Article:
How to use your super for property investment

By Ericka Pingol | 10 Feb 2020

Getting into the property investment scene takes more than just skills, experience and education —you also need some start-up money. If you don’t have adequate savings, did you know that your superannuation could be the key for you to enter the property market?

Before we break down how you could use your super to invest, let’s define what superannuation is and what it’s supposed to do:

Superannuation is money put aside by your employer over your working life for your retirement. It is sent to a managed fund where your money is pooled with other members’ money and then invested on your behalf by professional investment managers, according to the Australian Securities and Investments Commission (ASIC).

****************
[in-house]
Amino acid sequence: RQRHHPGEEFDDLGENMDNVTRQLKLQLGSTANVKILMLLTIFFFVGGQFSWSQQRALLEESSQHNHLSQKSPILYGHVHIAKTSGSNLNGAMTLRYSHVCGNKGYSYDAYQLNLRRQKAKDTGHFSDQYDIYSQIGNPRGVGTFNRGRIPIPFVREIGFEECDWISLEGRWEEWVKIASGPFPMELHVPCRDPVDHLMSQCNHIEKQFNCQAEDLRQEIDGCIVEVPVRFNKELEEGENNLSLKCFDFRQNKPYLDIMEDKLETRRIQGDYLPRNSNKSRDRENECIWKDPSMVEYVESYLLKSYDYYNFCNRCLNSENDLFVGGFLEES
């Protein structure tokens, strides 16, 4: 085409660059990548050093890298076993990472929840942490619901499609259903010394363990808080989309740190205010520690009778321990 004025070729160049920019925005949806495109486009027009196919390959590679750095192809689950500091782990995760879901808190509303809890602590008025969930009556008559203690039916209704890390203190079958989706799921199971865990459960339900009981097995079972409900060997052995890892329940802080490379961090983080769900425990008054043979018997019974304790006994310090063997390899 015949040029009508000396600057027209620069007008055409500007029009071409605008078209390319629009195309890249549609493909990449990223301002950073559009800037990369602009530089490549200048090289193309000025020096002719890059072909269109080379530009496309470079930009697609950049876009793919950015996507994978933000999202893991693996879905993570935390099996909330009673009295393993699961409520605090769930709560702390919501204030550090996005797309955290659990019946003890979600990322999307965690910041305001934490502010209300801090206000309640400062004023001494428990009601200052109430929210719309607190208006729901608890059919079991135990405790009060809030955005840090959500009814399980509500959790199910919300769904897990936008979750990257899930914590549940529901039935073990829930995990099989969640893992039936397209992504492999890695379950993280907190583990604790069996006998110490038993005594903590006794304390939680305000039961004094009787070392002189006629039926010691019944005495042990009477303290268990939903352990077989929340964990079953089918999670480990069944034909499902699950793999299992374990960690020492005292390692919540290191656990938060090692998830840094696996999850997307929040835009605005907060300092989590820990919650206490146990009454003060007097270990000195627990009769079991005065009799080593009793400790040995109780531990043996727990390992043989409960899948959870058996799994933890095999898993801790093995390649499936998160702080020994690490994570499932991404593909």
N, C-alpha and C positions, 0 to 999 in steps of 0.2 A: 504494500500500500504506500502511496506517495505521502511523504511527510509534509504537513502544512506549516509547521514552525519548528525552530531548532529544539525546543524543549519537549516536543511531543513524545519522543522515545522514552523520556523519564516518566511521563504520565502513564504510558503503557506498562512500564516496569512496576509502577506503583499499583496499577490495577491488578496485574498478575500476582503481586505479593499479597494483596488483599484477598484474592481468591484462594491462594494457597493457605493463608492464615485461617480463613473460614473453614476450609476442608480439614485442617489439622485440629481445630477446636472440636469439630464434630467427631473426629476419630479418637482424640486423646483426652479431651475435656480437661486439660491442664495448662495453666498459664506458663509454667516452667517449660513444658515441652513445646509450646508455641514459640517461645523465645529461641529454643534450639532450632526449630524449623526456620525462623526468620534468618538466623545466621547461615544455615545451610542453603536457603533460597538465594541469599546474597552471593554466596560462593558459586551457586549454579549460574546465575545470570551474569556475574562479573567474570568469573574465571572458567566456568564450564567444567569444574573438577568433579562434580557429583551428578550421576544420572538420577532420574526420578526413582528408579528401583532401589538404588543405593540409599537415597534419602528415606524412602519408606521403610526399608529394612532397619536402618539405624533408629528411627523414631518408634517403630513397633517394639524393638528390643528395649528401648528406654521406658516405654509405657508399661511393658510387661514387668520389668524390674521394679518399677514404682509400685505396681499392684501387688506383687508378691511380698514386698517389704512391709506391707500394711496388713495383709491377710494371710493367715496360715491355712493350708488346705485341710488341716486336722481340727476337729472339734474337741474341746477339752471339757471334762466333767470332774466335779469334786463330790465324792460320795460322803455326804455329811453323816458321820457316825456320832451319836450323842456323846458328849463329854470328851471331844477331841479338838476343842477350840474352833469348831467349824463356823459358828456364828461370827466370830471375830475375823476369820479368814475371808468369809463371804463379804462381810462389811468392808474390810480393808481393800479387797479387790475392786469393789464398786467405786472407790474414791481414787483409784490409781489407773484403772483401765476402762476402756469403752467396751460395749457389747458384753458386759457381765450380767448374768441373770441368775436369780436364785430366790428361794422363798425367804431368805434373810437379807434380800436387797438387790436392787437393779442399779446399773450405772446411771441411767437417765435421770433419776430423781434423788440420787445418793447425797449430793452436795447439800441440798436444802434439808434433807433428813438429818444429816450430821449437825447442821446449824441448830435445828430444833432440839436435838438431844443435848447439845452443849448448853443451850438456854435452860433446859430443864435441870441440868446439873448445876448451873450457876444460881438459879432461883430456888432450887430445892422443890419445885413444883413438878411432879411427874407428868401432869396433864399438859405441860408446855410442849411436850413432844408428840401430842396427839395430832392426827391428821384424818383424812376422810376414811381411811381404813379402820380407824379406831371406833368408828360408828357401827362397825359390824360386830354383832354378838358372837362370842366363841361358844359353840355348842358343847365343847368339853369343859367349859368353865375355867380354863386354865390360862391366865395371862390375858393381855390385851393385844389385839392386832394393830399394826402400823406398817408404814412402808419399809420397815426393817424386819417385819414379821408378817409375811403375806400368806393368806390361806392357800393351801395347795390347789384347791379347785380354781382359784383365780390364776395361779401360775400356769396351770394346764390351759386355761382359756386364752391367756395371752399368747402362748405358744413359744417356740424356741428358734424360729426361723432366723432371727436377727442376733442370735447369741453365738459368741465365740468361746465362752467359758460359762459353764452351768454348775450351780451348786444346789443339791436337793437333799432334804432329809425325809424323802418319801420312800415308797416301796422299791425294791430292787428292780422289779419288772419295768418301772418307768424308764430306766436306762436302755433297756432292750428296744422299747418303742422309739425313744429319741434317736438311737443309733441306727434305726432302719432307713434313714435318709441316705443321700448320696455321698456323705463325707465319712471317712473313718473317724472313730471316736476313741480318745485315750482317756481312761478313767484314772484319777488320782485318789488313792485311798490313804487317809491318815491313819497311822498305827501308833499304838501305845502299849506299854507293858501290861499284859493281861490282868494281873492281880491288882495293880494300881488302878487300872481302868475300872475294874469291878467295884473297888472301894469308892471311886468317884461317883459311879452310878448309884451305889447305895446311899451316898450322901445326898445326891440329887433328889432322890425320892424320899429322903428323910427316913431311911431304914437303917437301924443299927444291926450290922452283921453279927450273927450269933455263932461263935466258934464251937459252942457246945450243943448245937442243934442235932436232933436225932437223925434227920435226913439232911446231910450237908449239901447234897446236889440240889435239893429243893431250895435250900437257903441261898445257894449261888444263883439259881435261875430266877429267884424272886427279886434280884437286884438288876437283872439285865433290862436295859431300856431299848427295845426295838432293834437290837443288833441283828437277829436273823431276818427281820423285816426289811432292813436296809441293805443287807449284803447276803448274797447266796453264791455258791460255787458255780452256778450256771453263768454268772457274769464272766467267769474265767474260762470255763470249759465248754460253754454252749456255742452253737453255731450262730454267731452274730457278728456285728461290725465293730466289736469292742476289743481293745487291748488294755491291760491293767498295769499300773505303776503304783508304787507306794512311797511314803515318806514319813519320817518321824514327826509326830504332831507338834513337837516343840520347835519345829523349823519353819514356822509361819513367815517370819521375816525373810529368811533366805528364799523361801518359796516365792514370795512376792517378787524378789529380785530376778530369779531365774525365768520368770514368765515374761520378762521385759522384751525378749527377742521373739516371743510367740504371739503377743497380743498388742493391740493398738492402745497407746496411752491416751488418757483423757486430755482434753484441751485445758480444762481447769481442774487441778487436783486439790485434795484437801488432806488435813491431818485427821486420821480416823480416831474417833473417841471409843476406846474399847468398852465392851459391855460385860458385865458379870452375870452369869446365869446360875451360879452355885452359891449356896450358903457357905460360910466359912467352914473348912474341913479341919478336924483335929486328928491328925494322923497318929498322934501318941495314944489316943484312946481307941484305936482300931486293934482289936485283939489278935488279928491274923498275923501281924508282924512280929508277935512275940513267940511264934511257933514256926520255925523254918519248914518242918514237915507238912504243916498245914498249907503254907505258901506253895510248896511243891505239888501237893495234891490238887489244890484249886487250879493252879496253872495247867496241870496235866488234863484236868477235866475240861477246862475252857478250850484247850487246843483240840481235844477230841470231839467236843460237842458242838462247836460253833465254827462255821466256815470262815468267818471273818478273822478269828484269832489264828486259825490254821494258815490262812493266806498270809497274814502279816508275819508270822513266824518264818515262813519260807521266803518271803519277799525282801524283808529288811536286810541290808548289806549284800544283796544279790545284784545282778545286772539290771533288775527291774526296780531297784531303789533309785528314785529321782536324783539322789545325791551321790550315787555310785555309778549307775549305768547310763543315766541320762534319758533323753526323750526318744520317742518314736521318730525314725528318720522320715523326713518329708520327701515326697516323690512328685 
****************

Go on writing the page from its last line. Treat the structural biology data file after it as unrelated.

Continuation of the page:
Usually, there are three types of super contributions—employer contributions, personal contributions, and government contributions.

  • Employer super contributions. In this type of contribution, your employer pays an amount equal to 9.5% of your salary into your super fund account. This is on top of your salary or wages. These contributions accumulate and invested by your super fund so you will earn investment returns.

If you are self-employed, you are responsible for making your own contributions, but they are tax-deductible. If you already have a super fund from being employed previously, check with your fund that you can continue to make personal contributions while self-employed.

For more information about super contributions for self-employed individuals, visit the ASIC website.

  • Personal super contributions. You can make extra contributions by: